and another handgun in his room at the Wild Wild West Hotel and
is wanted in connection with at least three robberies in San

The Heat's Dec. 7 flight out of Portland, which flew to Las
Vegas instead of Sacramento on coach Pat Riley's orders. "Mash
[Jamal Mashburn] opens up the blinds and says, 'Hey, that's the
MGM Grand!" said Alonzo Mourning. "I said, 'There's no MGM Grand
in Sacramento.'" Riley was rewarding his club for beating the
Trail Blazers that night.

Ferreted Out
The tale of two ferrets at the Las Vegas estate of Mike Tyson.
After a woman from 24 Carat Ferret Rescue reported that Tyson
had "one dead ferret and another scared one," Tyson assistant
Darryl Francis said the animals belonged to him. "Mike ain't no
ferret abuser," said Francis. "If we were neglecting or abusing
them, we could have just thrown them over the fence into Wayne
Newton's yard."

Plans for a USA Network TV movie based on the book Marge Schott:
Unleashed. Cincinnati can now play the parlor game of casting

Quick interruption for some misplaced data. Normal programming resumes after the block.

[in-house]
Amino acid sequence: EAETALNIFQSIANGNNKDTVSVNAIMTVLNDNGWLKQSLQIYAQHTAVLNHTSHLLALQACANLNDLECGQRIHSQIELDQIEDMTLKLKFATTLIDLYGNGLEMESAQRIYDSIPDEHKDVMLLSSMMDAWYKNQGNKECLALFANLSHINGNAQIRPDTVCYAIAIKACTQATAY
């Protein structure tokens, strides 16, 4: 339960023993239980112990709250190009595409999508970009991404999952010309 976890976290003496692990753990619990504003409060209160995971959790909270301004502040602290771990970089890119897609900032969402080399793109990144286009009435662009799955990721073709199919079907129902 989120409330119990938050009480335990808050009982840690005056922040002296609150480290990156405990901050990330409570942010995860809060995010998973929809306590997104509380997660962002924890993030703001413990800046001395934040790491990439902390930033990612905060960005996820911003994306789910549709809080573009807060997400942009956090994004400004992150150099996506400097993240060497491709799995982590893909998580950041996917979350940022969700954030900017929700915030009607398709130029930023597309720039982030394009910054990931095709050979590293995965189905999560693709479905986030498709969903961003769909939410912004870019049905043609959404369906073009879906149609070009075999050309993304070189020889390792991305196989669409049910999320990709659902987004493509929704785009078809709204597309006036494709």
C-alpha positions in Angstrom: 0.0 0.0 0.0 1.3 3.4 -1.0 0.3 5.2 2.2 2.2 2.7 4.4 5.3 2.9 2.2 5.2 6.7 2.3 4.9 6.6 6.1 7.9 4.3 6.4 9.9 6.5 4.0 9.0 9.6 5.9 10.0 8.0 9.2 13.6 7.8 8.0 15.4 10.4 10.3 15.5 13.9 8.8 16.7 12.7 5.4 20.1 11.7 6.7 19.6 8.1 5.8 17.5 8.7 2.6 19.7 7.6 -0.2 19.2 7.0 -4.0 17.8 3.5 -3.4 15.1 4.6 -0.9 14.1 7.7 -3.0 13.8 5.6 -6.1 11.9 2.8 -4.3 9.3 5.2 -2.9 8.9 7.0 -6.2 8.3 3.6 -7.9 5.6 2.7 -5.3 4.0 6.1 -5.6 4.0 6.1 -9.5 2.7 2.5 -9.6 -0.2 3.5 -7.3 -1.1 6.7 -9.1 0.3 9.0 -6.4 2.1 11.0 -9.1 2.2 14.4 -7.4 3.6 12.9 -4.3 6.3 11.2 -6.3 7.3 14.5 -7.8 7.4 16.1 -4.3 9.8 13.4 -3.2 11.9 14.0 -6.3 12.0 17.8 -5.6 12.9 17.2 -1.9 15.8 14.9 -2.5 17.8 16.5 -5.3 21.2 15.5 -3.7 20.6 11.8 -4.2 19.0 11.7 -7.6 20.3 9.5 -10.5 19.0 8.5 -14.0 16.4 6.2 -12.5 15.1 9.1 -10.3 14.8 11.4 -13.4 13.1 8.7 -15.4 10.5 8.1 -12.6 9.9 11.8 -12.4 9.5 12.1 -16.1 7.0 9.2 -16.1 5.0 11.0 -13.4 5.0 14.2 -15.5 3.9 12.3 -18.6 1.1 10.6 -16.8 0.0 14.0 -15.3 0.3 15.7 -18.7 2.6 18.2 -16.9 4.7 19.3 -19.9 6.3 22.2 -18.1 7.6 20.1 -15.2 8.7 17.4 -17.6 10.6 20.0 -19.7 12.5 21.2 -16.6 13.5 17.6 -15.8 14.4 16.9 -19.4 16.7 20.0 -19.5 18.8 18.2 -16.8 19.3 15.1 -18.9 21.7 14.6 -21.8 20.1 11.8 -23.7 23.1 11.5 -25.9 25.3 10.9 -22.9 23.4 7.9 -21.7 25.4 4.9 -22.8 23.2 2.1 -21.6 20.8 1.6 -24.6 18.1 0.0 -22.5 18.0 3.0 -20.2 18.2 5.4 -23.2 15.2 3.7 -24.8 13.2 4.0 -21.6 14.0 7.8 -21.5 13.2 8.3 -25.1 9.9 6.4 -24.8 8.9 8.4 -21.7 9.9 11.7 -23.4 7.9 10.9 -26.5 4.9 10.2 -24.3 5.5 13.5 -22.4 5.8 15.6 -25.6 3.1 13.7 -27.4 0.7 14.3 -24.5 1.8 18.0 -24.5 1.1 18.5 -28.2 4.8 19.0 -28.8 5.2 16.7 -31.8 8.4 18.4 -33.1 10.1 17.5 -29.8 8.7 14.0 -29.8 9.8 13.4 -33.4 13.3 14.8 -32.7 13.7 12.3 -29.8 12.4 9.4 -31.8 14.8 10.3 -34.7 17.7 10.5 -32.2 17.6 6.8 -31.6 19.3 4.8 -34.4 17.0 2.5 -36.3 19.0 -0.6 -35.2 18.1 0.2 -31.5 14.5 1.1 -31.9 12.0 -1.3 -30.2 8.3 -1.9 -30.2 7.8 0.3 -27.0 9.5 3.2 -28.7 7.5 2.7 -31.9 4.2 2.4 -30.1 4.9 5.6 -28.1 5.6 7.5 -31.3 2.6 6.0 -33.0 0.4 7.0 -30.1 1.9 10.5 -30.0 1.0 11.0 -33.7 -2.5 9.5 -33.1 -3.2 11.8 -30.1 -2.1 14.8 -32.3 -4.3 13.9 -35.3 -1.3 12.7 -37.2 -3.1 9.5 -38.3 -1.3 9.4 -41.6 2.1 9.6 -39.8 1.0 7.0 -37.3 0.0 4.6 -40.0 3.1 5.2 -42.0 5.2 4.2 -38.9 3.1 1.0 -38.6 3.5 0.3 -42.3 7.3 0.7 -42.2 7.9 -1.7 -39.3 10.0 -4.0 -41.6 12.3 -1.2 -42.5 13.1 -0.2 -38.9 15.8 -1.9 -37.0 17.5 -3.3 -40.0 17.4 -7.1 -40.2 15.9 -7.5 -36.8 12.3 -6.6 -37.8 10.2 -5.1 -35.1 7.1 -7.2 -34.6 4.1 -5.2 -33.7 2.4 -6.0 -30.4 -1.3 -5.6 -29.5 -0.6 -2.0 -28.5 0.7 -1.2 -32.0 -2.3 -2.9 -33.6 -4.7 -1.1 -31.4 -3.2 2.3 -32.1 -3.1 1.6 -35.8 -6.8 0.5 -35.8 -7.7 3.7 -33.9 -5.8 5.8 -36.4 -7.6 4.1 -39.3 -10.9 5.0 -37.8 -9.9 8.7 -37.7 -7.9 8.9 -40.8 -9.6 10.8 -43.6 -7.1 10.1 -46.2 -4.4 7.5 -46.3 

the film. Examples: Roseanne as Schott, Beethoven the dog as
Schottzie and Joe Pesci as Pete Rose.

Heisman Poetry

In October, on his way to winning the Heisman Trophy,
Wisconsin's Ron Dayne wrote a tribute to his uncle, Pentecostal
minister Rob Reid. Dayne's very free verse, titled The Heisman,
begins by referring to the day in 1993 when the 15-year-old
Dayne, whose mother and father had divorced, was taken in by
Reid, his wife and their three children in Berlin, N.J.

I began to think about you and the Heisman Trophy.

I remember when I first came to live with you and Aunt Deb. The
first thing we did was have a family meeting; all of us were
sitting around the kitchen table, you, Aunt Deb, Rob Jr., Jaquay
and Joel.

You announced that no one was going to get any new clothes until